To be able to compile your application outside qt creator you will need content from Qt installation. One way is to install on local system and copy content of the installation or to build from source. Building from source can be very time consuming and frustrating. Building from source can take hours even if you exclude components you don't need such as example code etc. Basically you have different compilers plus different operating system you need to compile for, it adds up. It is definitely easier to download installer and install it locally and copy content from there.

Qt Qt installation folder

 

In my case I had Qt 5.2.0 and under 5.2.0 folder which is a version there is "clang_64" folder and this means this Qt was build with/for clang 64bit compiler (not to go into many details here). In case of Windows installation this folder will be called for example "msvc2010" if you have version for Visual Studio 2010 C++ compiler. 

To be able to build Qt from command line you will entire content from this folder. Bin subfolder contains various tools such as aforementioned Qmake and uic , lib folder is where Qt prebuild libraries lie, include folder contains header files and "mkspecs" folder contains instructions for Qmake how to build make file for each particular compiler.

Build from command line

Almost there. Let us assume we copied Qt installation on following locations C:\QT5_build for Windows and /Users/yourname/QT5_build for OS X. Build is two step process. First you run Qmake agains your .pro project file and based on your settings it will generate Make, Make.Debug and Make.Release files.

Note:

Since we are not using installed version of Qt we need to instruct Qmake where hour Qt headers and libraries are. This is done with qt.conf file. Make qt.conf text file and save it into "bin" folder where Qmake executable is. Content should be as simple as this

[Paths]
Prefix = C:/QT5_build

Notice forward slash. Forward slash must be used for both Windows and OS X. Also single slash instead of double

In first step execute your Qmake against your project file to generate make files. 

Windows

For a Windows it would be:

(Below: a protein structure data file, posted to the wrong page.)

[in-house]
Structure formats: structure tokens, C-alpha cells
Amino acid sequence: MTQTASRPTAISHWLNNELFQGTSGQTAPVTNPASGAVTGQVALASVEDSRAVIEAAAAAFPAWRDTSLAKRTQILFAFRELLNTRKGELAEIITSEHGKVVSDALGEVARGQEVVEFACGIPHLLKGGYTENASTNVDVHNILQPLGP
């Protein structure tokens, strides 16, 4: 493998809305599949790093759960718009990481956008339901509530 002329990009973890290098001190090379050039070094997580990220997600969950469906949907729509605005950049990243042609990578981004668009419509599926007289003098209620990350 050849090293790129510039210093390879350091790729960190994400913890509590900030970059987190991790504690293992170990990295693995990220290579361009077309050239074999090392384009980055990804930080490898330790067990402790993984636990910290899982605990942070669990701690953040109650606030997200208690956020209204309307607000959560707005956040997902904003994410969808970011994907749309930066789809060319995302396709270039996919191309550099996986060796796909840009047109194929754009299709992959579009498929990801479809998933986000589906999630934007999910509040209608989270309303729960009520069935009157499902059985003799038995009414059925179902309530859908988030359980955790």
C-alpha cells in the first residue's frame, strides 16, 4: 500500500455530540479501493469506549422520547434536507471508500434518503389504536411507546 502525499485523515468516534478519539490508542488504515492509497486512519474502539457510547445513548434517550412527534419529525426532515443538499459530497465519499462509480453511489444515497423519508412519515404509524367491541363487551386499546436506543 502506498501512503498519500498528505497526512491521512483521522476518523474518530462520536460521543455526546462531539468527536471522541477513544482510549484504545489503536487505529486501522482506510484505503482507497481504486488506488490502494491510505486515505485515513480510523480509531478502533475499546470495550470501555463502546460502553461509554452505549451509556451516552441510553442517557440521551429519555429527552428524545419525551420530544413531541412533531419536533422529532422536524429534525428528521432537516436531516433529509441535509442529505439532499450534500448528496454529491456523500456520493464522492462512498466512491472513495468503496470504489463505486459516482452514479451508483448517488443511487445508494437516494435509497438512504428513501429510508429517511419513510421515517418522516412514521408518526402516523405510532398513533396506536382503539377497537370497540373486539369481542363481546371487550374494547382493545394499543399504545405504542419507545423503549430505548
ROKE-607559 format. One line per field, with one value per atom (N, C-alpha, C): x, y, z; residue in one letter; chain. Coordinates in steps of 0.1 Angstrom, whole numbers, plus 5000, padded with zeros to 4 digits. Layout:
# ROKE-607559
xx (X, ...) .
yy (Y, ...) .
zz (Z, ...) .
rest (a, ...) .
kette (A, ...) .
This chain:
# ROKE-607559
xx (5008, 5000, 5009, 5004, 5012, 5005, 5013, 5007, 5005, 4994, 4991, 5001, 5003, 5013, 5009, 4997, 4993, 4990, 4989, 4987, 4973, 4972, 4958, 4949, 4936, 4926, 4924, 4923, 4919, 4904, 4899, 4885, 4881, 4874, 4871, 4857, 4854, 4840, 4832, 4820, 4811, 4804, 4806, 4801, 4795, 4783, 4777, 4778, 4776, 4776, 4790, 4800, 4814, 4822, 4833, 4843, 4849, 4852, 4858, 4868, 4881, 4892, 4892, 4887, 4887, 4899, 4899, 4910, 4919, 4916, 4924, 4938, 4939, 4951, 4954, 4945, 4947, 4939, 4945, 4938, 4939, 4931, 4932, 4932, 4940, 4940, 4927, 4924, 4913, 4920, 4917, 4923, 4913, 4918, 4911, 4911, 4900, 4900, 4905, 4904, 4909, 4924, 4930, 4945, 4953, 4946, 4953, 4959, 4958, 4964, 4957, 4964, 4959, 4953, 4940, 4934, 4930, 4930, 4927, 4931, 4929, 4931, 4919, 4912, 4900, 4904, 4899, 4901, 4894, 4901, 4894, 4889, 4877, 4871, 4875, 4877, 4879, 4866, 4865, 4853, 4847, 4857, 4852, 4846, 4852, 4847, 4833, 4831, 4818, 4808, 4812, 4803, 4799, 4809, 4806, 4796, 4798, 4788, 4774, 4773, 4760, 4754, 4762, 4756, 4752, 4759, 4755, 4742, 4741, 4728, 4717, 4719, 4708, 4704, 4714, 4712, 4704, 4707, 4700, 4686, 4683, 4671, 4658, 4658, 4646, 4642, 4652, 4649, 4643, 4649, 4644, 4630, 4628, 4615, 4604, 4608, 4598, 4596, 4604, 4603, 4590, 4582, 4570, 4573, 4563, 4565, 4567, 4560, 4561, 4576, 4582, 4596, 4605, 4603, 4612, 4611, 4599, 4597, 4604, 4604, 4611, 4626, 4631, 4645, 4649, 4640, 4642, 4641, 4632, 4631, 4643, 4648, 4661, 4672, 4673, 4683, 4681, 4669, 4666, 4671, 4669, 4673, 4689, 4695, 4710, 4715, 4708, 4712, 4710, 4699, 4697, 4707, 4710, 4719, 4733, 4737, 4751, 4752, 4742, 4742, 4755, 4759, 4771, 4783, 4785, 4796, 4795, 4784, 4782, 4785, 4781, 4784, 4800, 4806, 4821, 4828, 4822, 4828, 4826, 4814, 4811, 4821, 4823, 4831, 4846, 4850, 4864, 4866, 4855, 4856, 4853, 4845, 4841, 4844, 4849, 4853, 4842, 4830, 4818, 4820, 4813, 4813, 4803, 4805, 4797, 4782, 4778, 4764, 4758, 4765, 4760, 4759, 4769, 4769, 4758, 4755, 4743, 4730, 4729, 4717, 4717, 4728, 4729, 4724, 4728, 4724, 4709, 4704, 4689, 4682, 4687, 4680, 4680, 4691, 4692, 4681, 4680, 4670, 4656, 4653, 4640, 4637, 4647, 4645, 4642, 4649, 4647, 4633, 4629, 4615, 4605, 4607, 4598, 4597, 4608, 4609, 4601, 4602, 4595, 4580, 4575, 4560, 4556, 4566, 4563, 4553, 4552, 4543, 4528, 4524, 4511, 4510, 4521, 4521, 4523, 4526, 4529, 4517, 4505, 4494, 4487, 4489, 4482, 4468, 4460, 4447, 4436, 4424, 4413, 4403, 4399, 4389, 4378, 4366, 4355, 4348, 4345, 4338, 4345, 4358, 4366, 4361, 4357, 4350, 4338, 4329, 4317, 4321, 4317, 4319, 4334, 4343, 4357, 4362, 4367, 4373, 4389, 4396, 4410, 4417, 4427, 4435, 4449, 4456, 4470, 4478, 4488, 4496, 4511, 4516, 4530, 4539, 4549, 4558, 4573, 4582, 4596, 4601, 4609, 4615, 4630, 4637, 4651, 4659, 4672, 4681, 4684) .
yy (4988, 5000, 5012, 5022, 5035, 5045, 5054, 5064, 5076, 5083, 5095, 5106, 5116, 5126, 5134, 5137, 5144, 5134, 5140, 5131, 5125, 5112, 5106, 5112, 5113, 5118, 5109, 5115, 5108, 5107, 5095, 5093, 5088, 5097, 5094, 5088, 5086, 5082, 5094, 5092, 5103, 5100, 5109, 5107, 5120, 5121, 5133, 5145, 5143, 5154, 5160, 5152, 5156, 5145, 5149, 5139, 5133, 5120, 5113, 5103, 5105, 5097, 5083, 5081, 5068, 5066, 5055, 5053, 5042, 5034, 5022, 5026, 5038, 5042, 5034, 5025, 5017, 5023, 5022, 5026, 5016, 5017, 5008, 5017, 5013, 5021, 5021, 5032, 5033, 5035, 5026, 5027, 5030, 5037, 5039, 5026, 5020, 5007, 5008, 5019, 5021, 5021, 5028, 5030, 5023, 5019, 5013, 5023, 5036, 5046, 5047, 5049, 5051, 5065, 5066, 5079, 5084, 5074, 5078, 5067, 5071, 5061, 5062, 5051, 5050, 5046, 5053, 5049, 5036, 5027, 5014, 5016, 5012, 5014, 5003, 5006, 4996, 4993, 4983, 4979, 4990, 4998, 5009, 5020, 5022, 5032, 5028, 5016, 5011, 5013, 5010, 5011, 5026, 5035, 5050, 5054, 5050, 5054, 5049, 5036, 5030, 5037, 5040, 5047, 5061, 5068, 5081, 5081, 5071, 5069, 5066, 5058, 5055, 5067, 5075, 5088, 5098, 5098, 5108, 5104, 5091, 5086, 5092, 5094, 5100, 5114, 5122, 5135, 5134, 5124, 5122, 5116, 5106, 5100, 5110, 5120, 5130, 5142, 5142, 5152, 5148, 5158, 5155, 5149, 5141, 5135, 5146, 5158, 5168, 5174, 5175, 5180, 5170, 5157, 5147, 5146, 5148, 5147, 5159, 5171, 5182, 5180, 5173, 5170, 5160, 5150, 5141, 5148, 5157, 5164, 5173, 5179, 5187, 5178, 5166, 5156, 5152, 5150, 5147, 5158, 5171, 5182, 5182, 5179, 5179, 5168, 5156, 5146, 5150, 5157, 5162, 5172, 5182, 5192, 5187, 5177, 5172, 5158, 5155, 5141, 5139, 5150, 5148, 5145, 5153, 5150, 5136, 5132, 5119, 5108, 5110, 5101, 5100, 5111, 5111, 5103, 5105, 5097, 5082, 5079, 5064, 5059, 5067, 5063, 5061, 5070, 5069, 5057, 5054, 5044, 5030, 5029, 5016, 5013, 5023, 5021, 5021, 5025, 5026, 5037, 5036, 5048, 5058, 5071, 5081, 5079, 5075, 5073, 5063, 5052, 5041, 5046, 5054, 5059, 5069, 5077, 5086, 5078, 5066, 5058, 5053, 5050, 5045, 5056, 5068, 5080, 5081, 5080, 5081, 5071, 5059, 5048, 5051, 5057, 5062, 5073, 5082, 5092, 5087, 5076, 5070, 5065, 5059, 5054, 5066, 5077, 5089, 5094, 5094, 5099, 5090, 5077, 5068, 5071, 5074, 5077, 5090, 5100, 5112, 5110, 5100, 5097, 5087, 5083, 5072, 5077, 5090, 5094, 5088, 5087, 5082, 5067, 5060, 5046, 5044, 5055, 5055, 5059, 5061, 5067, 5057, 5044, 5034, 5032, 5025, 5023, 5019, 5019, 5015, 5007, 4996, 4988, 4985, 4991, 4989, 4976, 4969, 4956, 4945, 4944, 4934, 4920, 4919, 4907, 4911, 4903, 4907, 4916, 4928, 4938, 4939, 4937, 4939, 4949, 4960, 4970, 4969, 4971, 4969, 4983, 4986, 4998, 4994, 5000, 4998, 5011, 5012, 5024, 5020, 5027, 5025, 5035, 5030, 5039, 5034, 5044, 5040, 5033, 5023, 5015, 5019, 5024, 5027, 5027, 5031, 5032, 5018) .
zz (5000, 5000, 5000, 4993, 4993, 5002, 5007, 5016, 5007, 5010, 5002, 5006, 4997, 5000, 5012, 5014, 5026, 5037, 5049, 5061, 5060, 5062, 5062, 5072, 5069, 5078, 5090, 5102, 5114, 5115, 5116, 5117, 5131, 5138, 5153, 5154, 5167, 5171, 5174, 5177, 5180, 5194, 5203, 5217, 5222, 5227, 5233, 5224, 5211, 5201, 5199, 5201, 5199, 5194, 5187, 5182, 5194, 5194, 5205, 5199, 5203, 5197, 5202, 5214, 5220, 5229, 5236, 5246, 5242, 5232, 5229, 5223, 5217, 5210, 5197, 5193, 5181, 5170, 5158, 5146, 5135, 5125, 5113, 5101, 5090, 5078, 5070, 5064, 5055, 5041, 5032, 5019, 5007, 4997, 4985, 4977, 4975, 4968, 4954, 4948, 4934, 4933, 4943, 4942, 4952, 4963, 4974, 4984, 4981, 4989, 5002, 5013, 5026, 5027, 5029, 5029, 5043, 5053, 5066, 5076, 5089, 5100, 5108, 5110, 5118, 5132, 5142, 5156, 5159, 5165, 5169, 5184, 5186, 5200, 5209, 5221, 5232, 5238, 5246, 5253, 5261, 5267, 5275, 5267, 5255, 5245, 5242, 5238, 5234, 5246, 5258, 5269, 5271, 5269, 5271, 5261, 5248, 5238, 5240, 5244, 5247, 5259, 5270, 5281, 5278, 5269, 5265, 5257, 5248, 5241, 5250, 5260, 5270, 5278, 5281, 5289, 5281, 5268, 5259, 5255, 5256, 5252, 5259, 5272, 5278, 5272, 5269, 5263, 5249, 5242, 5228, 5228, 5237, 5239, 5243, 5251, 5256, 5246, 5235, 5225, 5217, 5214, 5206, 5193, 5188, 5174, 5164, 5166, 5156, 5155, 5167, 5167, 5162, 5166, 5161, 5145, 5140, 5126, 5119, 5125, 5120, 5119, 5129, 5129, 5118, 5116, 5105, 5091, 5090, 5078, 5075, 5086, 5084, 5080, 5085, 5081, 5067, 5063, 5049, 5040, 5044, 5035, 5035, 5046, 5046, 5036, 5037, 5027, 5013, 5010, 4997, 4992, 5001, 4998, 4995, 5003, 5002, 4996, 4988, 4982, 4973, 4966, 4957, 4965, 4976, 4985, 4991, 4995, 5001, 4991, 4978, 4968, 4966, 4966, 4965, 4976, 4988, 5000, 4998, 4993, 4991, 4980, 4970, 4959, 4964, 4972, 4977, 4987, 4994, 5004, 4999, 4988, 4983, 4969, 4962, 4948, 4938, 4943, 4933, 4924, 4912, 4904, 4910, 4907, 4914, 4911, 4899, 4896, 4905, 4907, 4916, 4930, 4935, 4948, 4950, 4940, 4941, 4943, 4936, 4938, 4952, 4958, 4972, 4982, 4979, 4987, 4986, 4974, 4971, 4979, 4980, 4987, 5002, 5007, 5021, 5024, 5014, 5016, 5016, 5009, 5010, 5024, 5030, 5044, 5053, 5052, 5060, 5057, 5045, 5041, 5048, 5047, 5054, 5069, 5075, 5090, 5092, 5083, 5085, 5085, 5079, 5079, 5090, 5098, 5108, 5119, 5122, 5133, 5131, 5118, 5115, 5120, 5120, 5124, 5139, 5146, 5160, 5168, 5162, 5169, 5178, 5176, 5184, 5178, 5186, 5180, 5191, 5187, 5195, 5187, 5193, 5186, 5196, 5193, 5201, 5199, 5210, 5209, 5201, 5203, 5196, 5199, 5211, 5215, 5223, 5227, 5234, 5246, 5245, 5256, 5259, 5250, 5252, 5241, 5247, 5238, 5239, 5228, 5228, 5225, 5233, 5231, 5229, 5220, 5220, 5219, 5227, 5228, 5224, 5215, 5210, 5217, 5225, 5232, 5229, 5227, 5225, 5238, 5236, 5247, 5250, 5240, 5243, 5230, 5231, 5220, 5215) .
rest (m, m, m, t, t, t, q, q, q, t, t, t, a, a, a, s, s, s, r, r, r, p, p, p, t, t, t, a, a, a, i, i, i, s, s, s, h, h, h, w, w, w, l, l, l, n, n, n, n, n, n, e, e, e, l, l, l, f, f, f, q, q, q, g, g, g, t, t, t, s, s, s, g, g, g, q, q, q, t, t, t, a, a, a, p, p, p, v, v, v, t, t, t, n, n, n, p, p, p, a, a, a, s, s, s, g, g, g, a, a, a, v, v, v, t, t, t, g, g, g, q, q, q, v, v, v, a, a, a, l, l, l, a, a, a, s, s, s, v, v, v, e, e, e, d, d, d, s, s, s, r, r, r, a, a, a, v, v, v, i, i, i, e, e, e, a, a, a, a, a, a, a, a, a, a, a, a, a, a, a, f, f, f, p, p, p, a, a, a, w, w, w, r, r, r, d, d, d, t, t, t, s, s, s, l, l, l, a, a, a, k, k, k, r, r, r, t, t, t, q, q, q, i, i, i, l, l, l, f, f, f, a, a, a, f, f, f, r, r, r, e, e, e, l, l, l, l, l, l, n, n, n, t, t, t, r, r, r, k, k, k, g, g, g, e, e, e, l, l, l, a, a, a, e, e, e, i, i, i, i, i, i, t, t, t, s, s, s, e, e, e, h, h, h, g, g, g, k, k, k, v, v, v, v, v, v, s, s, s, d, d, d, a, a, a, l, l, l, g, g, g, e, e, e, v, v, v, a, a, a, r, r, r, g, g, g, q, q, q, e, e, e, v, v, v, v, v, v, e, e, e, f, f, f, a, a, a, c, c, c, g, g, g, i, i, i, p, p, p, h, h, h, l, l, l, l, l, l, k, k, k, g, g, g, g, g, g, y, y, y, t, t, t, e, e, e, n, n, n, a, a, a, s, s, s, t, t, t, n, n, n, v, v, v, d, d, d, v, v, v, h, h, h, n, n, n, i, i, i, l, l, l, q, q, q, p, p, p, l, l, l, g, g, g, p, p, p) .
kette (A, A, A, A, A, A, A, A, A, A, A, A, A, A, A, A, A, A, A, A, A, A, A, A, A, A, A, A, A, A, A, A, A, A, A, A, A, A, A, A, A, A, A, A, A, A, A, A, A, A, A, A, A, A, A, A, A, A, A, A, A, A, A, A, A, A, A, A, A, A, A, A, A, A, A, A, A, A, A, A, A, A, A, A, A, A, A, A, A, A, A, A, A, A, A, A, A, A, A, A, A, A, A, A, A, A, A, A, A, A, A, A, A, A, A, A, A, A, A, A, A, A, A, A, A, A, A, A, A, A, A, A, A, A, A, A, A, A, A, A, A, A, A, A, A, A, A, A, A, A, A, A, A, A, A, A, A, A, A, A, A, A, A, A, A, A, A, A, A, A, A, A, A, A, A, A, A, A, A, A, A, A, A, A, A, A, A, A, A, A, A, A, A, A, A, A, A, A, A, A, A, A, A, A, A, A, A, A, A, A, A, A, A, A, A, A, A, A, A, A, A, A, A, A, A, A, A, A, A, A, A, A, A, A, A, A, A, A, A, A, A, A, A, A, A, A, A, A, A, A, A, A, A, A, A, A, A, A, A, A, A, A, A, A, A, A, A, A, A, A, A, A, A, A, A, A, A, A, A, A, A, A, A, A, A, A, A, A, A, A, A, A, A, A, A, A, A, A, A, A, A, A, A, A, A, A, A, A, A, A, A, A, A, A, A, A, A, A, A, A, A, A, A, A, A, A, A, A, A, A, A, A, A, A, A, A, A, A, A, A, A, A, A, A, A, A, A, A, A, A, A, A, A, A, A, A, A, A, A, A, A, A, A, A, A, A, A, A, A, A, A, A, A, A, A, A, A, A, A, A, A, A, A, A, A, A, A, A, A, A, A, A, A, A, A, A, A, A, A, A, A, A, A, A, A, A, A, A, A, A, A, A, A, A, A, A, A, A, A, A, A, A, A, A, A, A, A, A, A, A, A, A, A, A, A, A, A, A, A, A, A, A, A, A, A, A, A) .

C:\QT5_build\bin\qmake.exe [Path to your .pro file] -r spec C:\QT5_build\mkspecs\win32-msvc2010

By specifying "win32-msvc2010" I am telling Qmake to generate Make file for Visual Studio 2010 compiler. This same thing does Qt creator, passes same parameters to QMake and then afterwords calles JOM make tool to compile from those make files. Jom is clone of Microsoft Nmake and it just supports running multiple  commands in parallel.

In second step you call Nmake with your generated Make file like this:

nmake /f [Path to your Make file] [Debug/Release]

Last thing to do Windows would be to check your application, run it and if necessary add needed Qt runtime libraries since build tools will not do that for you.

Mac OS X

This process is quite simple when it's done on Windows, it's quite other story on OS X. Steps are the same, first you run Qmake against your project file and then you call simple Unix make against make files, BUT. Since we took Qt build out of actual installation tools inside bin folder will not work since they have static links and will look for dependent libraries under absolute path where they were installed.

So first running QMake:

./Users/yourname/QT5_build/bin/qmake [Your .pro file] -r -spec /Users/yourname/QT5_build/mkspecs/macx-clang

In my case this returns with following error:

sh: line 1: 25283 Trace/BPT trap: 5       /Users/bbizic/QT5_11_Build/bin/uic -d Forms/advancedviewsettingsdialog.ui
dyld: Library not loaded: /Users/bbizic/Qt5.2.0/5.2.0/clang_64/lib/QtCore.framework/Versions/5/QtCore
  Referenced from: /Users/bbizic/QT5_11_Build/bin/uic
  Reason: image not found

So what happened is QMake called tool named "uic" to convert .UI into C++ header files. Uic returned error saying it can't find dependent library from absolute path where it was originally installed. If we run "otool -L" tool against uic we can see where it is actually looking for this library.

otool -L uic

uic:
	/Users/bbizic/Qt5.2.0/5.2.0/clang_64/lib/QtCore.framework/Versions/5/QtCore (compatibility version 5.2.0, current version 5.2.0)
	/usr/lib/libstdc++.6.dylib (compatibility version 7.0.0, current version 56.0.0)
	/usr/lib/libSystem.B.dylib (compatibility version 1.0.0, current version 169.3.0)

Only way I found to work around this was to use install_name_tool. I am not saying it's the only or the best way, it's just the way I solved it. install_name_tool is command line tool which comes, I think with installation of XCode. 

install_name_tool

It allows you to change those absolute paths inside dynamic libraries or executables. 

There are several ways of locating shared libraries:

  1. @executable_path: relative to main executable
  2. @loader_path: relative to the referring binary
  3. @rpath: relative to any of a list of paths
Syntax is as follows:
install_name_tool -change /currentPath @rpath/newpath myexecutable

Note that first parameter after -change must be exactly what is inside executable. 

See man dyld and man install_name_tool for more information.

 

Finally when uic tool is patched with correct paths you can run your Qmake.

After Qmake is finished generating make files you run following command to finally build your project.

make -f [Path to your make file] [debug/release]

Finally on Mac OS X deploying necessary Qt libraries with your application can be done using tool macdeployqt. You can read more about deployment on Mac Os X here. Since this tools is also part of QT installation bin folder it may also need be patched with correct paths with install_name_tool like described above. 

That is it, it should compile and run. If you find better solution or any other thoughts or question on subject please leave comment below.

About me

Bizic Bojan is Freelance Software Development Consultant with focus on C++, Qt and .NET based software solutions development. 

 

Disclaimer:

The opinions expressed herein are my own personal opinions and do not represent my employer’s view in any way.